It’s no secret there’s a bit of a goaltending mess in Vancouver. The Canucks have two capable number one guys, and after trying to let them co-exist last season in what was an extremely awkward, elephant in the room type of situation, the writing is on the wall that one must go.
The easy choice is Roberto Luongo. He lost his starting role to Cory Schneider, and has made it very clear he’s willing to go just about anywhere as long as he doesn’t have to put on a Canucks jersey ever again. Luongo isn’t a bad goalie. He led Vancouver to game seven on the Stanley Cup finals in 2011. He was in net when Canada won gold at the 2010 Olympics. He’s only 34 years old. But there’s a small (okay maybe not exactly small) problem with Luongo. As he so eloquently put it at the end of last season: his contract “sucks”.
Whoever would take on Luongo would also take on his $5.3 million dollar cap hit for the next nine years. That’s a long time. And makes potential buyers wary of shouldering that load. The Canucks can buy out Luongo’s contract, but they would much rather trade him and try to get something, anything, back in return. But that’s a lot easier said than done.
TSN’s Darren Dreger, a normally reliable source, tweeted this out today.
— Darren Dreger (@DarrenDreger) June 29, 2013
Interesting. When the Canucks signed Schneider to a contract extension it was under the assumption they could trade Luongo and have Cory as their starter. But they haven’t been able to move Luongo. There were deals in place, but Vancouver wanted more and now they’re stuck. A few mistakes by Canucks management has put them in a very uncomfortable position.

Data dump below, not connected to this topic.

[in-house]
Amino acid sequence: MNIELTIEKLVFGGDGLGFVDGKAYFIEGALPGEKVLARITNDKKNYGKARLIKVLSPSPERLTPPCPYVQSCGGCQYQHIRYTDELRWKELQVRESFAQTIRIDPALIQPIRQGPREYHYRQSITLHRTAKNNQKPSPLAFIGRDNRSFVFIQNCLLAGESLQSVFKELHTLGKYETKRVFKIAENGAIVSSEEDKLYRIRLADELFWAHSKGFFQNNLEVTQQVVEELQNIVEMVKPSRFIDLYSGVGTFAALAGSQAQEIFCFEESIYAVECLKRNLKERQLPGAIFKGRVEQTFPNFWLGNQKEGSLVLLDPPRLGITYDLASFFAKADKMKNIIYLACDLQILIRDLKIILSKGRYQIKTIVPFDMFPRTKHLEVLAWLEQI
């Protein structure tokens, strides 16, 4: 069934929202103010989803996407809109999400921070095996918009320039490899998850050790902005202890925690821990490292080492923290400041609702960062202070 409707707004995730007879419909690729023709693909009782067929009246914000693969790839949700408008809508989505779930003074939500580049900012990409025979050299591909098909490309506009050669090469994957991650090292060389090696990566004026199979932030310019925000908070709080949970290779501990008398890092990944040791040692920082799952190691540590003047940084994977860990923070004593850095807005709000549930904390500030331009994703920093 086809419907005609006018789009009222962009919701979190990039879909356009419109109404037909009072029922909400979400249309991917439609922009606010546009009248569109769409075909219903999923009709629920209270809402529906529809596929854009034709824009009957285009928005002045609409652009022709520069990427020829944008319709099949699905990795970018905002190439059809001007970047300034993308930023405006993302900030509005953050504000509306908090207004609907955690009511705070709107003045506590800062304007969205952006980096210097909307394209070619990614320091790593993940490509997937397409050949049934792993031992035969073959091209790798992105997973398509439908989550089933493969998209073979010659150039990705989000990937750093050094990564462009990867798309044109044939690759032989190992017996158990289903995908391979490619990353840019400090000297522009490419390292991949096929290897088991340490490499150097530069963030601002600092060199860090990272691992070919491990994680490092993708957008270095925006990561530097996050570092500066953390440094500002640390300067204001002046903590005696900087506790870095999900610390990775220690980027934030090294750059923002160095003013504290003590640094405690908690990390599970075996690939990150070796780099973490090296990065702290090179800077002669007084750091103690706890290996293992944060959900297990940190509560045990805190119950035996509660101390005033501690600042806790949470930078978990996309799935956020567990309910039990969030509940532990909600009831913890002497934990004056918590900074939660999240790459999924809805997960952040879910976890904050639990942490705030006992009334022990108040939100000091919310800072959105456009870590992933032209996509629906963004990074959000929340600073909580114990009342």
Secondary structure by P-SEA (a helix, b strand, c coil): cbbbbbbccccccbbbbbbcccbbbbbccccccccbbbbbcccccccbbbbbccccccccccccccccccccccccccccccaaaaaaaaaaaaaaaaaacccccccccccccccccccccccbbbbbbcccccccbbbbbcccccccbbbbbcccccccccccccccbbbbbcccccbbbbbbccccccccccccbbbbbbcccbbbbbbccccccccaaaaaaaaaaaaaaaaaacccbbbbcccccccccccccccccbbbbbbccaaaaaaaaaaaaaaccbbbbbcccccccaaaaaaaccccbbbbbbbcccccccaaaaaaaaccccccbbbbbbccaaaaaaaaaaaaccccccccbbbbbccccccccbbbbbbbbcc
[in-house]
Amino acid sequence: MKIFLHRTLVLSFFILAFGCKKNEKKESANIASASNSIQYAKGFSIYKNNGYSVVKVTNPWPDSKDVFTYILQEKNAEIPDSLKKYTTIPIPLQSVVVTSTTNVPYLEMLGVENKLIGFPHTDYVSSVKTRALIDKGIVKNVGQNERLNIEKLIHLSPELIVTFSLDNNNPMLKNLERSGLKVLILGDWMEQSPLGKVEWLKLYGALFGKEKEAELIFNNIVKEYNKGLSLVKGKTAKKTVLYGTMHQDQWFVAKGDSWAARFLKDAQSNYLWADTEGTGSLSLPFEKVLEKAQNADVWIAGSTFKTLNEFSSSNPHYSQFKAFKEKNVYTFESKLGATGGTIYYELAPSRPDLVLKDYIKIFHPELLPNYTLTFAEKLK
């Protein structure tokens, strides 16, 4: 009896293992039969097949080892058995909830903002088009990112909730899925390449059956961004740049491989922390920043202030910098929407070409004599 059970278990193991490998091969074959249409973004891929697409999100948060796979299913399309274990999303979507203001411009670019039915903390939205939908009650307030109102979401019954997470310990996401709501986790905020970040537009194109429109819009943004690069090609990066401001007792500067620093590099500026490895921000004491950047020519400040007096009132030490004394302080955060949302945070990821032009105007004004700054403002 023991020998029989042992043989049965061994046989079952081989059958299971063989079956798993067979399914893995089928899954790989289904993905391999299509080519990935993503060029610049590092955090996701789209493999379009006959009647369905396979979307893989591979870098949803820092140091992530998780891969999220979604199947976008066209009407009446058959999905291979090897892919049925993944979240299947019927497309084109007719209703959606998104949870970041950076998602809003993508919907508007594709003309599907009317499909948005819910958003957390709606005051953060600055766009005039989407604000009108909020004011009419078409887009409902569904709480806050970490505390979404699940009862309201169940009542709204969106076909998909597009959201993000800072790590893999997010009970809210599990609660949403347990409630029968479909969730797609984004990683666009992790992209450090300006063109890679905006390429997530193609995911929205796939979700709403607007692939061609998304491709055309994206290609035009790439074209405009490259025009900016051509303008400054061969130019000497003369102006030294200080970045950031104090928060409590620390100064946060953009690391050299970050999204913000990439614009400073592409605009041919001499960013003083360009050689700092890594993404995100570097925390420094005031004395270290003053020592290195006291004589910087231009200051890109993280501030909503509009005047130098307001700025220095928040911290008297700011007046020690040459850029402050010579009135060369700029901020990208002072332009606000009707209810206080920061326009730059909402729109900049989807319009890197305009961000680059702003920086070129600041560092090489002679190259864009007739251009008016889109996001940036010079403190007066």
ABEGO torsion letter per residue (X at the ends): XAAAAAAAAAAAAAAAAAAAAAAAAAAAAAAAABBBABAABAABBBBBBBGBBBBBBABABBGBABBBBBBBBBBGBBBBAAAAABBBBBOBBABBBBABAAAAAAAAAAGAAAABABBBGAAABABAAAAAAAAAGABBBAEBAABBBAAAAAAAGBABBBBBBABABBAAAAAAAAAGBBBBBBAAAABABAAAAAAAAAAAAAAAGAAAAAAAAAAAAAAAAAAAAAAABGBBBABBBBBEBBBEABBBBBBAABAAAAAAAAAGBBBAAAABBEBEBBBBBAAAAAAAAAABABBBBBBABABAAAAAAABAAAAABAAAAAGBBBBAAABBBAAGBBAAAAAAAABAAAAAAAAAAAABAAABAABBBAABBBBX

It would shock no one that teams are kicking tires on Cory Schneider. He’s young, he’s got a decent cap hit on a shorter term contract, and he’s proven he can handle being a number one. The Edmonton Oilers, who were interested in young Jonathan Bernier before the Leafs snatched him up, have made no secret they want to improve their goaltending. A duo of Devan Dubnyk and Cory Schneider doesn’t sound half bad, and they have the assets to facilitate a trade.
Obviously, moving Cory is not Vancouver’s first choice, but they painted themselves in a corner when they didn’t trade Luongo last summer. There was a sense at one point that Schneider’s cap friendly deal was done so that he could be easily moved at some point, but we’ll probably never know.
The Oilers hold the seventh overall draft pick tomorrow, and GM Craig MacTavish is more than willing to move it if necessary. Is Cory Schneider worth the gamble? Will he shore up a perceived weakness in Edmonton? If the Oilers trade for him, clearly they believe so.